Sponsored by: Archaeology Society of Staten Island
The Dr. Esther Grushkin Memorial Lecture, presented by Dr. Amy Rebecca Gansell (St. John’s University)
This presentation takes us into the palaces of ancient Assyria in northern Iraq to discover the robes and regalia worn by queens during the 800s to 600s BCE. Based on artifacts from royal tombs found beneath Nimrud’s Northwest Palace, I reconstruct dress ensembles from head to hem, presenting a variety of gold headdresses, jewelry, garment decorations, and even surviving pieces of fabric. I will then demonstrate a sample ensemble on a digital 3-D model that also draws inspiration from the few surviving depictions of queens in Assyrian art. To better understand how queenly dress looked and felt in life, I will introduce striking ethnographic comparisons to traditional Middle Eastern wedding dress.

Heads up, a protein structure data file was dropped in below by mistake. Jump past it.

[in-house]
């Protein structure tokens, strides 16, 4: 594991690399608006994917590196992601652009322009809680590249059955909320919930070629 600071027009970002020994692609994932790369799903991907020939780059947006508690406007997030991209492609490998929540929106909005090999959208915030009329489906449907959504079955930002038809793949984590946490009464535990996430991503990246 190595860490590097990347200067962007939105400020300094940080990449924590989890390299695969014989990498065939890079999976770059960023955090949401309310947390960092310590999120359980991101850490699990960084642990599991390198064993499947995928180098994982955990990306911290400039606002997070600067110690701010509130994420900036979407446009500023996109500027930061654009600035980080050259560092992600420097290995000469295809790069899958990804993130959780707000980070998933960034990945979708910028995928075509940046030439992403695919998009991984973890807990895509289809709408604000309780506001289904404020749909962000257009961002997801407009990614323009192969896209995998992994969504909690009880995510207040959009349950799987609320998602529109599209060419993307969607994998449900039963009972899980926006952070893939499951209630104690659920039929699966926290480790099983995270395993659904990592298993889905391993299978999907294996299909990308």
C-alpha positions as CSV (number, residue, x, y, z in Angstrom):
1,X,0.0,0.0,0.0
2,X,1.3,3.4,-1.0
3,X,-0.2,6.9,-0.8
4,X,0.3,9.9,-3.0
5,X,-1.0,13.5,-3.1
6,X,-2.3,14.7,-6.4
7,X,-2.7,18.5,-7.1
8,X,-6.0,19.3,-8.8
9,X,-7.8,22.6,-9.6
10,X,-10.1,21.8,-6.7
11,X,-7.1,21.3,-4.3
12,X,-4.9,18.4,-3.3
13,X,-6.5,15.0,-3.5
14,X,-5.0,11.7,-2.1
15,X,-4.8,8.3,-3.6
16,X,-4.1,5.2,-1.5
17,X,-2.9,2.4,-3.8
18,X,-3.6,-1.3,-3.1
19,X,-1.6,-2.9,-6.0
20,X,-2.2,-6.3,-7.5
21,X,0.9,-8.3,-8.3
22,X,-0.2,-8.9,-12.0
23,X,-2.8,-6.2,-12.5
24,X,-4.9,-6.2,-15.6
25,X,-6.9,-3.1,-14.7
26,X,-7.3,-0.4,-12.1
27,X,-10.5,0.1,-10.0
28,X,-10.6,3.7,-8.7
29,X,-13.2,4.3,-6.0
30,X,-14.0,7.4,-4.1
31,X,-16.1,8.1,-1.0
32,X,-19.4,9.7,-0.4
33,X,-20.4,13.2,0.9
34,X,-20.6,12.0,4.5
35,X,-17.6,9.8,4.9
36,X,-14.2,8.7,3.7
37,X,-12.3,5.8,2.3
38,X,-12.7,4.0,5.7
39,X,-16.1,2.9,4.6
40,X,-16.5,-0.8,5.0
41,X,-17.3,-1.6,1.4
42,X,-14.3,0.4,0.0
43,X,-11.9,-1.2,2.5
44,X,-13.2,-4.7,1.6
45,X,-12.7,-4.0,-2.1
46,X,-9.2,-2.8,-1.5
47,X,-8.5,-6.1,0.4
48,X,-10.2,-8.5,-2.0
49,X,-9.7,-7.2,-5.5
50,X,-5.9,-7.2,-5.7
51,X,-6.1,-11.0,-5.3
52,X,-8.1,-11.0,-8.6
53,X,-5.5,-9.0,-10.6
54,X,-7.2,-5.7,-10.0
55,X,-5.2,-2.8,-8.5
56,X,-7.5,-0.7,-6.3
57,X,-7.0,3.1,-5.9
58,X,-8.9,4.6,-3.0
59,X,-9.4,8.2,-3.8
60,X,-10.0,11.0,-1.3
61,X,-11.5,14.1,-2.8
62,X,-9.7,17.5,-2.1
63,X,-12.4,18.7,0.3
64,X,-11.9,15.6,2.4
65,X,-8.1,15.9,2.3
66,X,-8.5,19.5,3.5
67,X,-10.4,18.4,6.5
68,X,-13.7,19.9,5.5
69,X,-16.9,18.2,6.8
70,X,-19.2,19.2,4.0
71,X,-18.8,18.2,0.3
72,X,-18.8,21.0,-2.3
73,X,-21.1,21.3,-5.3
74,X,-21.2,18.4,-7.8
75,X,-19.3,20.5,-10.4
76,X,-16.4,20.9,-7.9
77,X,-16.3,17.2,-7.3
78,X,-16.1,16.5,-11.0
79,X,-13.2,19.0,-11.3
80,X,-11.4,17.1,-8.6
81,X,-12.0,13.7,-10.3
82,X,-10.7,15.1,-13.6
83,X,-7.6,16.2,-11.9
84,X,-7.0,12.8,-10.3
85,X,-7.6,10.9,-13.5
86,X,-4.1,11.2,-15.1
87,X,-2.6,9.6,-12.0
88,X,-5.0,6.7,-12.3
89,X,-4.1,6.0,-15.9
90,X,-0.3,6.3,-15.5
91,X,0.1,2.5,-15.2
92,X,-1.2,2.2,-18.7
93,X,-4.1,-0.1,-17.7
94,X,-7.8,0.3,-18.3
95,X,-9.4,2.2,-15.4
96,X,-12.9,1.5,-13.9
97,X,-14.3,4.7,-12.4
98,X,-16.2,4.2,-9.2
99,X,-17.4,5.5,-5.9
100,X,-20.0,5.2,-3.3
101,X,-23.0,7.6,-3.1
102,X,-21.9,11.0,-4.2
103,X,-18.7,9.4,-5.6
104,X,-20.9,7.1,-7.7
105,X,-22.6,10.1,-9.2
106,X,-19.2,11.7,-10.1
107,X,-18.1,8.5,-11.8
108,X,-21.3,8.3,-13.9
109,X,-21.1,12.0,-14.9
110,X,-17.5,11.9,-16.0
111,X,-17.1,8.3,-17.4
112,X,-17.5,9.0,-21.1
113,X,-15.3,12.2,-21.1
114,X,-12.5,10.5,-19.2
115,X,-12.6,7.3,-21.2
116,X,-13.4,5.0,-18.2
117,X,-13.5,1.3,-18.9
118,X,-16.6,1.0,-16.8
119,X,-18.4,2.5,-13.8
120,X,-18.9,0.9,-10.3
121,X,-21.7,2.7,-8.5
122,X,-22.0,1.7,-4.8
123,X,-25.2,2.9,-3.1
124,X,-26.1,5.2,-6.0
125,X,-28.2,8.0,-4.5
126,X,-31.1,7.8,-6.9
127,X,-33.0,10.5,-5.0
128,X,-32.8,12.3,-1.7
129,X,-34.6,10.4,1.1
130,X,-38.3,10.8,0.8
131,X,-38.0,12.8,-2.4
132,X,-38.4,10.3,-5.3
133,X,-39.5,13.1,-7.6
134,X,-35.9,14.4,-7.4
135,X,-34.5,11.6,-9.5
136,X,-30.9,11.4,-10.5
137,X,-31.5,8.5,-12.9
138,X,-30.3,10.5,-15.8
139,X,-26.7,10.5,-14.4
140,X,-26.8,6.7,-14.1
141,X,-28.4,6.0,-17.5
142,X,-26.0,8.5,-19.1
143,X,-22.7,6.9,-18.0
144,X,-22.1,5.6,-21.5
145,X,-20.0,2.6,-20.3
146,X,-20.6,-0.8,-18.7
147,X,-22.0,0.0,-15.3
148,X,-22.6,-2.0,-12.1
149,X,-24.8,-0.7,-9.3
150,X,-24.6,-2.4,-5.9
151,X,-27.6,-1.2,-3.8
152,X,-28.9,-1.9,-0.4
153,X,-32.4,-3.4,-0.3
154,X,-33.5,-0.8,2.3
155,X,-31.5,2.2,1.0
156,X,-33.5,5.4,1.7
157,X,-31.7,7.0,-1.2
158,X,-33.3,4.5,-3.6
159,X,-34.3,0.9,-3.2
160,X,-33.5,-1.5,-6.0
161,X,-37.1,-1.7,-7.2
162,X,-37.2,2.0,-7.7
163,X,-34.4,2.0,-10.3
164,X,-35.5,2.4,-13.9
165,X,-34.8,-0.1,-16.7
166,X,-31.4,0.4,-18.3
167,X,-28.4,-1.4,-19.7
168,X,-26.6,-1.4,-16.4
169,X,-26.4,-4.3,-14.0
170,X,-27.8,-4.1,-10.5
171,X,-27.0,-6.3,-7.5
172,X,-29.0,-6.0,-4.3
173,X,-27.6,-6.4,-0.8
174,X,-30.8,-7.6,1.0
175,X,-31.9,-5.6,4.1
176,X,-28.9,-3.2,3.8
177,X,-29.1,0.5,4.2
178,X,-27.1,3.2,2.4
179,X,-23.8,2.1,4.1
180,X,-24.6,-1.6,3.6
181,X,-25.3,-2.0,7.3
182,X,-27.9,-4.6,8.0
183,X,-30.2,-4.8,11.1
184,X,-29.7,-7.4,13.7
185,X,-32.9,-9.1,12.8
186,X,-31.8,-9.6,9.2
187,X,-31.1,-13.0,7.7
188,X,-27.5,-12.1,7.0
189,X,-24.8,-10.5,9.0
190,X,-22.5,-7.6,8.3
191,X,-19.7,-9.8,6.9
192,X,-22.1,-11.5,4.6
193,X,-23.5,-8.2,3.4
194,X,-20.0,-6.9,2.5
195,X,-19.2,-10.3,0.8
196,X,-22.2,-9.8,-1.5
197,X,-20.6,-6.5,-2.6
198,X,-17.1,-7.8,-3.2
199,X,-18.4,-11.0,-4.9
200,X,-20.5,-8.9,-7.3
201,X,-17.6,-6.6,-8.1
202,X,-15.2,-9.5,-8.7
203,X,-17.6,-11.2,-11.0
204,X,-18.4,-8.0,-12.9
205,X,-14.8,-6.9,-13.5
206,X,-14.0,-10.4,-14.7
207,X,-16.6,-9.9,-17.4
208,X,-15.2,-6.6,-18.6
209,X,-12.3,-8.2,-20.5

To dress up as an ancient Assyrian queen, a royal woman exercised the privilege of transforming her body into a personification of queenship. Through the visual and material aspects of her dress, a queen embodied an integral part of the empire, and, after her bones had turned to dust in the tomb, the durable artifacts of her regalia preserved her identity. Her outfitted corpse was also believed to carry her identity as queen into the afterlife where she was dressed to live in the netherworld palace of the gods, in whose image her earthly appearance was fundamentally cultivated.